TWO artists, two paintings, the same subject and shared assumptions: in 1608, English miniaturist Nicholas Hilliard accepted a royal commission to paint James I’s second son, Charles; two years later, Hilliard’s best-known pupil, Isaac Oliver, also painted the future Charles I. No more than a passing resemblance links the two images of the sandy-haired prince. At eight and 10 years old, Charles is depicted as a diminutive adult dressed in the costly clothing of his royal rank.
In his portrait of Lady Leicester’s family, Marcus Gheeraerts gives the two sons and four daughters distinct personalities, so the portrait becomes more than a mere statement of dynastic security
Some three decades earlier, in 1574, Arnold Bronckhorst had executed a similar portrait of Charles’s father: James VI of Scotland dressed for hawking aged eight. A bird of prey rests on his gauntleted hand, on his head is a plumed cap; only a determined expression on the pale, childish face conveys intimations of character. As are Hilliard and Oliver’s miniatures and the gold-leaf-enriched, full-length portrait of five-year-old Charles that Robert Peake had painted early in 1605, now in Bristol Museum & Art Gallery, Bronckhorst’s image is more concerned with status than psychological insight or private identity.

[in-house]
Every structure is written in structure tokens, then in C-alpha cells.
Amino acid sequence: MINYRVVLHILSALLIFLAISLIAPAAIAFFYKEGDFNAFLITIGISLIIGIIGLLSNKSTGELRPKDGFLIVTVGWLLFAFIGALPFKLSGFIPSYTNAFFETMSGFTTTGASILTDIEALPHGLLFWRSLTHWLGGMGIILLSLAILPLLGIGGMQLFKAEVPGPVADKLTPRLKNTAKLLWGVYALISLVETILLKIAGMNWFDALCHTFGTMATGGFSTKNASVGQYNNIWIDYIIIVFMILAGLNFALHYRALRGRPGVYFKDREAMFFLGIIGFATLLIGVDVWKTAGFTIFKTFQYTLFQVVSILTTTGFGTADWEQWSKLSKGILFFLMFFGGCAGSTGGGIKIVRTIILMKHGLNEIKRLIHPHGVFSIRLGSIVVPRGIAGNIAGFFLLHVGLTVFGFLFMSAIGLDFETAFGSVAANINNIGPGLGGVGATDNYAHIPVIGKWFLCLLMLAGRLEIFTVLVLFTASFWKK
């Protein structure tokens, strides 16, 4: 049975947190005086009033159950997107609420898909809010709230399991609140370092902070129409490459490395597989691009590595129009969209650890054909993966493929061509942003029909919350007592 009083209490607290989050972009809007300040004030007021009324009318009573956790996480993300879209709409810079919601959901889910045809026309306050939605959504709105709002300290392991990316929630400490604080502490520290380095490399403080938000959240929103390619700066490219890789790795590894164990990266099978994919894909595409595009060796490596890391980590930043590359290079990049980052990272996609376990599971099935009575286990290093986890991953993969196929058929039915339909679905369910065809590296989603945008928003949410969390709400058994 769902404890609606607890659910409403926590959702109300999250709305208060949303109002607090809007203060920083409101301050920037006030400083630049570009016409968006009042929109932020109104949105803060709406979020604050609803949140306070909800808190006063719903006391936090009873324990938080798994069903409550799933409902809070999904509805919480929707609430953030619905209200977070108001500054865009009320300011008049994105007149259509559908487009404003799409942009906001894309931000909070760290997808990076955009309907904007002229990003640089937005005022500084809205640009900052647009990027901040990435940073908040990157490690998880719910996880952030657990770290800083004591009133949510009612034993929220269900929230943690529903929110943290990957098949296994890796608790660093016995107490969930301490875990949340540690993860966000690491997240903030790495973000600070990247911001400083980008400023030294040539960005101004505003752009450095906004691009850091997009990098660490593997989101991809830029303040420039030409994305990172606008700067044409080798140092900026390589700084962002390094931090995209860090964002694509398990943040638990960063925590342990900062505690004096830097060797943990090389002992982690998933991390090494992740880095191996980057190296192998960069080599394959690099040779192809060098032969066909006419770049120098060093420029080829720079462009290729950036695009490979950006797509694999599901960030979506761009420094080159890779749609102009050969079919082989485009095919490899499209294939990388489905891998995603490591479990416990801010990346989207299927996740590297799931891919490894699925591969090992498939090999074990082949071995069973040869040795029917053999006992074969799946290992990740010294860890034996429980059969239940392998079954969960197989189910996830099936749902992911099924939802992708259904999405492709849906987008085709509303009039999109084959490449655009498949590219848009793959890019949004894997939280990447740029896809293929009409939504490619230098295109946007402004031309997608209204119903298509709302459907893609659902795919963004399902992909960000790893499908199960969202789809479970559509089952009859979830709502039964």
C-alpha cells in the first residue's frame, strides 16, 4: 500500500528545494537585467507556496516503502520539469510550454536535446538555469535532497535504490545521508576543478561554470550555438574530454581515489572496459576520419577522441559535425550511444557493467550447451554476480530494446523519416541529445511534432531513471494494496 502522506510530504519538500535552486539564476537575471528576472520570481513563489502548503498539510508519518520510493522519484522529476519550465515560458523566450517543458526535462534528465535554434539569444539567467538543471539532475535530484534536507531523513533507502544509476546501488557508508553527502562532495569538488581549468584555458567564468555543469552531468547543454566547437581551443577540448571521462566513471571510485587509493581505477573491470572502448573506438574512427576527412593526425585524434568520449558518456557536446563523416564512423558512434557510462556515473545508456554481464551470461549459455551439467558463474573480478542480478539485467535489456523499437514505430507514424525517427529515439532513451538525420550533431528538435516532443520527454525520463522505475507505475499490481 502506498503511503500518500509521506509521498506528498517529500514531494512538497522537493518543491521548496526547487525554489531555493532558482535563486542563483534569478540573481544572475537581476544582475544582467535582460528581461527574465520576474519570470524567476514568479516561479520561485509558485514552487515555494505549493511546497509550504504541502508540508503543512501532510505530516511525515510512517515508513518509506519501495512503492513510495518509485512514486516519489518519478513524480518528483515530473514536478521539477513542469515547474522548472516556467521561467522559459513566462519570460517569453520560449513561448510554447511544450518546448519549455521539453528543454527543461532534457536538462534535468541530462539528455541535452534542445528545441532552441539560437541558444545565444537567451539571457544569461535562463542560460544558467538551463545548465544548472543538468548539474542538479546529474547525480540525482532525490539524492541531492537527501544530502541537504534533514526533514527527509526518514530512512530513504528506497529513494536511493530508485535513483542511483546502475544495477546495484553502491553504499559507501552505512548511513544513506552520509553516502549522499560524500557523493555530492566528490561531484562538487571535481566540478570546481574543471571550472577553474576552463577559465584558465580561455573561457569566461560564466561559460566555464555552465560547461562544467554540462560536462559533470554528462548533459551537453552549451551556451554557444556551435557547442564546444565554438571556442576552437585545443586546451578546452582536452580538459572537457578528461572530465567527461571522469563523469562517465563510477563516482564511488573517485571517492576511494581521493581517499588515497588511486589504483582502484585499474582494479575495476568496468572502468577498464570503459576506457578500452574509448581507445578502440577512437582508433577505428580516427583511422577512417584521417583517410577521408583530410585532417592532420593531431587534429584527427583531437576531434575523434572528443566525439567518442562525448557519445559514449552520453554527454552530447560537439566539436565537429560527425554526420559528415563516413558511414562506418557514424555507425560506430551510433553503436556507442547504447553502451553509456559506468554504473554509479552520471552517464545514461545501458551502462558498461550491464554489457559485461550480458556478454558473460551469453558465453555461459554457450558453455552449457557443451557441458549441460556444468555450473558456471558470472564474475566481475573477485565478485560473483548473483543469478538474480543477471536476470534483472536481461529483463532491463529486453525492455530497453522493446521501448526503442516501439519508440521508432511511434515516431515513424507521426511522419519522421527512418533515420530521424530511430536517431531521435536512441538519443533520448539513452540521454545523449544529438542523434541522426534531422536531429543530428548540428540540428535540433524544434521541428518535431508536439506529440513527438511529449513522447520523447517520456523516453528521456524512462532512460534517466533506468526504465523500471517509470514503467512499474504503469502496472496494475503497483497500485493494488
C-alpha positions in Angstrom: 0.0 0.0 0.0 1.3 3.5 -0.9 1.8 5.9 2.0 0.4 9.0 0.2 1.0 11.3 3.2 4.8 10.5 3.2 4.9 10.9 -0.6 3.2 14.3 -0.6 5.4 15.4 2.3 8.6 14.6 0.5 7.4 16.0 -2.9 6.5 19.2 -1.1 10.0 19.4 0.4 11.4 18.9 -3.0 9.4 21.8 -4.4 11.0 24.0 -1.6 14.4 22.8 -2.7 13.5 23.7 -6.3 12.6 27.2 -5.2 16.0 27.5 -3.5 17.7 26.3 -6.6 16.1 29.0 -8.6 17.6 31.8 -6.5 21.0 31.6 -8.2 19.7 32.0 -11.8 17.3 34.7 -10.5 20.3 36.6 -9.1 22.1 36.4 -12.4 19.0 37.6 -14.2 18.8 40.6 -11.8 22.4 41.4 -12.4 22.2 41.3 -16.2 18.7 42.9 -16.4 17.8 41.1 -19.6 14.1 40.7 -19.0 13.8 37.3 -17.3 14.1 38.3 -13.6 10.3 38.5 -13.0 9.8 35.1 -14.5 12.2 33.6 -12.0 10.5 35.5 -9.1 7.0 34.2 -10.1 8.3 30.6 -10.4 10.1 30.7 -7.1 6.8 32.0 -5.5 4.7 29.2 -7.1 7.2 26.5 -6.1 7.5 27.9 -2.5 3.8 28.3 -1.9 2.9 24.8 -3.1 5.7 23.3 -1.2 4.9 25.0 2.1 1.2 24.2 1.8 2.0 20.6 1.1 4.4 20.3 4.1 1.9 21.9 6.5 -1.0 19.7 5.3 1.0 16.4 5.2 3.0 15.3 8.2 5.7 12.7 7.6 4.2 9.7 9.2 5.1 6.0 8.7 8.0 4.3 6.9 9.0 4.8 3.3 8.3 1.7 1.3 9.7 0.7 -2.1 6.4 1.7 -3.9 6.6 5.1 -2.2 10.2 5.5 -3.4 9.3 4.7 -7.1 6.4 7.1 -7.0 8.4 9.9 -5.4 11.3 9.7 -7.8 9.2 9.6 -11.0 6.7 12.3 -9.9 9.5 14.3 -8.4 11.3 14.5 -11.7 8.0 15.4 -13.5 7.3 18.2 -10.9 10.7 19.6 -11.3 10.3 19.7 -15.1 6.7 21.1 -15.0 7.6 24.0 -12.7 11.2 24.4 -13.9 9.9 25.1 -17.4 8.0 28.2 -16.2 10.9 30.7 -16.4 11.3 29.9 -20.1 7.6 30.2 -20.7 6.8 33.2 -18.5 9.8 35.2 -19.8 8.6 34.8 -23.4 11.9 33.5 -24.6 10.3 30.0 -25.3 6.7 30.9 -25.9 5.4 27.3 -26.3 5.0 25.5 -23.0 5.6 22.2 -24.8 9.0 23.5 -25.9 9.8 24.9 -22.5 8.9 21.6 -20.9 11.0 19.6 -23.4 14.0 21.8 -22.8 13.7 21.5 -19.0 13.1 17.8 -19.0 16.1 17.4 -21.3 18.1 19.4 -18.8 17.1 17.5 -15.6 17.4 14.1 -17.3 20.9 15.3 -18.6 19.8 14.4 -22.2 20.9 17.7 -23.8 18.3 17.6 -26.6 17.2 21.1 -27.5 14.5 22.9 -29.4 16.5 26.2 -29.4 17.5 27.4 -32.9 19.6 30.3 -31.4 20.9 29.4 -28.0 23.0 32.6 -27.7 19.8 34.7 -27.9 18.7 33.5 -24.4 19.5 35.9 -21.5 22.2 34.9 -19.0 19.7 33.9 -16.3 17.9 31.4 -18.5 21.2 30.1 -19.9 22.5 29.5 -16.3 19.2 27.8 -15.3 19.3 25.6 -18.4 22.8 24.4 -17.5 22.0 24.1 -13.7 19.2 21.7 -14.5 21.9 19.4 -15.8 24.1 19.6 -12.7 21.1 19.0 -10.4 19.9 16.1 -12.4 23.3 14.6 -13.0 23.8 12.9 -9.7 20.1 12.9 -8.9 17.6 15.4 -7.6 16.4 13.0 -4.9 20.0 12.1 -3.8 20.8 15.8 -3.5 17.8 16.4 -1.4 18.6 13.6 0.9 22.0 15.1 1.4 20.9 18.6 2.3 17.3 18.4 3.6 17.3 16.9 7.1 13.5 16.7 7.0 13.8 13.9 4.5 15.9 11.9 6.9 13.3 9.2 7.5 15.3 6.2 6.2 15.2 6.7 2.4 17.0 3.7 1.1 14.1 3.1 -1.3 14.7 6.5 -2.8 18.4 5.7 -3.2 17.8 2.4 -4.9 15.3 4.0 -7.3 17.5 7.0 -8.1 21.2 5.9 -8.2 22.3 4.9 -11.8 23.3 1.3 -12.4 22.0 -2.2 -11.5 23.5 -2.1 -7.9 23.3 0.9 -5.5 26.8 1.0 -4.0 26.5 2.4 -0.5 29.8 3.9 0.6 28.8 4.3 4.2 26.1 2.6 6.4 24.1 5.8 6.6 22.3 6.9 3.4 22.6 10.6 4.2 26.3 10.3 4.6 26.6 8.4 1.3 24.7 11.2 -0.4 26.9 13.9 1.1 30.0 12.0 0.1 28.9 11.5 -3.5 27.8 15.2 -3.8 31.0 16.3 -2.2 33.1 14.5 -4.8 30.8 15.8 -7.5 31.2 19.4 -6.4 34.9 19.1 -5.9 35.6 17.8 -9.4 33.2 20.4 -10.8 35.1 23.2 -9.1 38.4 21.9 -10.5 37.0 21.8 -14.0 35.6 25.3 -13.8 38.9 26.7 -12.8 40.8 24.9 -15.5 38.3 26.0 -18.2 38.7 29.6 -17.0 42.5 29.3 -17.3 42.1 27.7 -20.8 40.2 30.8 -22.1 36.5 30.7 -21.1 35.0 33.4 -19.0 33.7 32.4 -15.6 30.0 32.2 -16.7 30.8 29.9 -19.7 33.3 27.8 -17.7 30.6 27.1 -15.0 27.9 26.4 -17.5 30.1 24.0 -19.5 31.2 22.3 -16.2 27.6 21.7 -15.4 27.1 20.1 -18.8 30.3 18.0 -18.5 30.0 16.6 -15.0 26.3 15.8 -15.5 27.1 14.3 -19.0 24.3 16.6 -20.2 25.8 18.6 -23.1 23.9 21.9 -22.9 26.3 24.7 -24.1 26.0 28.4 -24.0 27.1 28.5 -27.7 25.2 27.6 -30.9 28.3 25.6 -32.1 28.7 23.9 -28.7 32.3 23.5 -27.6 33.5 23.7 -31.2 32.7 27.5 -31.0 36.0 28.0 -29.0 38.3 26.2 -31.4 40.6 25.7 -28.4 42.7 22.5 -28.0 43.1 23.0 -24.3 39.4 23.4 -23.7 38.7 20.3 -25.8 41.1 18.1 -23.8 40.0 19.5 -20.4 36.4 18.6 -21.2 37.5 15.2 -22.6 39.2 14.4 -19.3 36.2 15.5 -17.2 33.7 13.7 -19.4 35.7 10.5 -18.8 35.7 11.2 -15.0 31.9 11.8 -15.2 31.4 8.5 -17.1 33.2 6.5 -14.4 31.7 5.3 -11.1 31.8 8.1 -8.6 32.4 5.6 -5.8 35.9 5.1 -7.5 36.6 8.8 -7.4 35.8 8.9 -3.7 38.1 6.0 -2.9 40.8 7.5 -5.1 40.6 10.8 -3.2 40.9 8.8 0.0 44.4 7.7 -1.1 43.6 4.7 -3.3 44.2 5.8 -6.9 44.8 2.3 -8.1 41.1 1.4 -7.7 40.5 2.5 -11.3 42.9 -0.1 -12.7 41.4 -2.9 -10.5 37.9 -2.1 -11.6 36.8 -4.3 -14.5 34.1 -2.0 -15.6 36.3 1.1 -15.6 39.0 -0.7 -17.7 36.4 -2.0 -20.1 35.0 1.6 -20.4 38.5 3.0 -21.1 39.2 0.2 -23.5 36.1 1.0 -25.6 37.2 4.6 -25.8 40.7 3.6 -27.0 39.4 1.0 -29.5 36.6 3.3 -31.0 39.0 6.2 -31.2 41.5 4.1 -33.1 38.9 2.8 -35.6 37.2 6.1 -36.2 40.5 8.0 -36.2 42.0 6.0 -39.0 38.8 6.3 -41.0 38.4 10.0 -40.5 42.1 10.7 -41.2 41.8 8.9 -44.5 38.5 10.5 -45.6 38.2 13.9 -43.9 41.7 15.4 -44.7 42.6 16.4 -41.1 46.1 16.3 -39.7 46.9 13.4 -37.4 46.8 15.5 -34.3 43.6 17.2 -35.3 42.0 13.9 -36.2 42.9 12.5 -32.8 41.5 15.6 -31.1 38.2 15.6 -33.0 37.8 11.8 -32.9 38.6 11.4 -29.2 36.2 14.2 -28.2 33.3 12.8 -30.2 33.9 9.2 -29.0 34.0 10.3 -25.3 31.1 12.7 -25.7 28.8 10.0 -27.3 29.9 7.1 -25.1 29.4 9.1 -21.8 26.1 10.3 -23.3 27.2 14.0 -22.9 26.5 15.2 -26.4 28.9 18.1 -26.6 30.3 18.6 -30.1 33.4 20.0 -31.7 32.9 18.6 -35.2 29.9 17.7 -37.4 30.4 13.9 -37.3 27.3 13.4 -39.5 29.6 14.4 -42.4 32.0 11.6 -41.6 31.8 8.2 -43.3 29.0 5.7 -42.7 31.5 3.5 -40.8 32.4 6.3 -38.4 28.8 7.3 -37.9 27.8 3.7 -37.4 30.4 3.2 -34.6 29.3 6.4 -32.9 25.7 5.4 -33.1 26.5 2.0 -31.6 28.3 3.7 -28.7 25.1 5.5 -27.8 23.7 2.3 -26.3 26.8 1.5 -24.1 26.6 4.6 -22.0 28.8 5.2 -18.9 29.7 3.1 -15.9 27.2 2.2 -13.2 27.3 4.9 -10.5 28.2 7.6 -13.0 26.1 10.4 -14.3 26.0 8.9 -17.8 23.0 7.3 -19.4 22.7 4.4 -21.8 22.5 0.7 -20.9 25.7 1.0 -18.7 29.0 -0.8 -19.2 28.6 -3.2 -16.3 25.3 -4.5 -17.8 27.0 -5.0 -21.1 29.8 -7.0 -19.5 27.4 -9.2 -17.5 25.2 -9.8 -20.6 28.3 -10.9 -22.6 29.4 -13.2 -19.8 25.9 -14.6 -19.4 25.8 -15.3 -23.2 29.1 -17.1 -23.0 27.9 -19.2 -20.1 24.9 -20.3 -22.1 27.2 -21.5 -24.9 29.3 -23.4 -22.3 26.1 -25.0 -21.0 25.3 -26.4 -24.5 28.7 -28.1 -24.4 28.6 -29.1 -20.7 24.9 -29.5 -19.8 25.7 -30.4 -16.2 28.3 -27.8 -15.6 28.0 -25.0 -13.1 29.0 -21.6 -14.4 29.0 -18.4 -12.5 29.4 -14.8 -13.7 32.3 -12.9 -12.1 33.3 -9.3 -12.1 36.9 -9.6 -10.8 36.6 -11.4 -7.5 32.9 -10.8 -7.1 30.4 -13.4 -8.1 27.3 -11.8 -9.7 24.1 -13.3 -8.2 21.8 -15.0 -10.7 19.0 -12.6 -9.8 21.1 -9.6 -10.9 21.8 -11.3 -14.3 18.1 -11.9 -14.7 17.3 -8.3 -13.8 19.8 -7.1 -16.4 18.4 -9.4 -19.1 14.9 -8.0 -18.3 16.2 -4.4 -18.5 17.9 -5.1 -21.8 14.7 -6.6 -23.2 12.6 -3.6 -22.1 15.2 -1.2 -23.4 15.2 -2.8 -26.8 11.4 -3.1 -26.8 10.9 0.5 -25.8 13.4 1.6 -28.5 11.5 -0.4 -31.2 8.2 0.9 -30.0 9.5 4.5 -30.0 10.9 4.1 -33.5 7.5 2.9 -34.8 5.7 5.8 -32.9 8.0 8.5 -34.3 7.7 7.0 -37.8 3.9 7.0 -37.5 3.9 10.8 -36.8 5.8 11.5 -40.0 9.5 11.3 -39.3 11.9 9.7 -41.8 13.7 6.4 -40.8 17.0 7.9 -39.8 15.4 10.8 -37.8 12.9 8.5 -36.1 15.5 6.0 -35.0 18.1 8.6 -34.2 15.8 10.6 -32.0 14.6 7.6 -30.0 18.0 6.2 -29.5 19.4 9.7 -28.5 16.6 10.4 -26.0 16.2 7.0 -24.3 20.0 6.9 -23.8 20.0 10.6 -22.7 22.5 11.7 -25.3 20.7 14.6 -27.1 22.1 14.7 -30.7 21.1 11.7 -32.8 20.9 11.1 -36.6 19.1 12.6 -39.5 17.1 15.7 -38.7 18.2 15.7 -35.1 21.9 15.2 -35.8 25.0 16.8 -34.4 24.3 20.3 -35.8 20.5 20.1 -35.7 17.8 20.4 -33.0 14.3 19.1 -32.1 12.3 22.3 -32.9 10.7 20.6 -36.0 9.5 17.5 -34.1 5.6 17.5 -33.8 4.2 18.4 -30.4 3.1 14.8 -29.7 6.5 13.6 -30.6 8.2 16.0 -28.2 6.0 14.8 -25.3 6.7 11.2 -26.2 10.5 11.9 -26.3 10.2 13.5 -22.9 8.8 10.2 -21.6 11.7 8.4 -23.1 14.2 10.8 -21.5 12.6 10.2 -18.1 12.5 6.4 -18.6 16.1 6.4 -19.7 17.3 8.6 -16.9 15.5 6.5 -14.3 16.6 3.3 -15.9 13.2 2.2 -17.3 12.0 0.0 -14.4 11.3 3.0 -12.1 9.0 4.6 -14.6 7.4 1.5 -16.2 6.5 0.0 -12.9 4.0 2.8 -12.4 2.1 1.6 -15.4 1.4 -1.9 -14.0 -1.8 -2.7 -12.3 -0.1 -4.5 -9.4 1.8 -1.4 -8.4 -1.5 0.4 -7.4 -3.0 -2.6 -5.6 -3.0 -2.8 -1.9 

And thus it had been for centuries. Historically, children’s portraiture—one of the focuses of the annual exhibition of the Royal Society of Portrait Painters this year —objectified children as reflections of the adult world of their parents. Mostly confined to royal and noble subjects, these paintings presented their sitters to the viewer as embodiments of grown-up ambition: links in a genetic chain, the latest incarnation of dynastic aspiration.
In the New Year of 1539, a portrait by Hans Holbein of Henry VIII’s longed-for son, Edward, was given to the ageing king. Holbein’s Edward is still a baby. Dressed in the style of his royal father, he holds his golden rattle like a sceptre and raises one hand in a gesture of benediction, a sovereign in miniature. A Latin verse by Richard Morison occupies the bottom of the canvas. It flatters Henry; it makes good the purpose of the painting by emphasising the succession.
Half a millennium later, a photographic portrait of The Queen by American photographer Annie Leibovitz, released to mark Her Majesty’s 90th birthday, partly served a similar purpose. It pictures the monarch in the Green Drawing Room at Windsor Castle with her youngest grandchildren and five great-grandchildren, including her heir in the third generation, Prince George of Cambridge.
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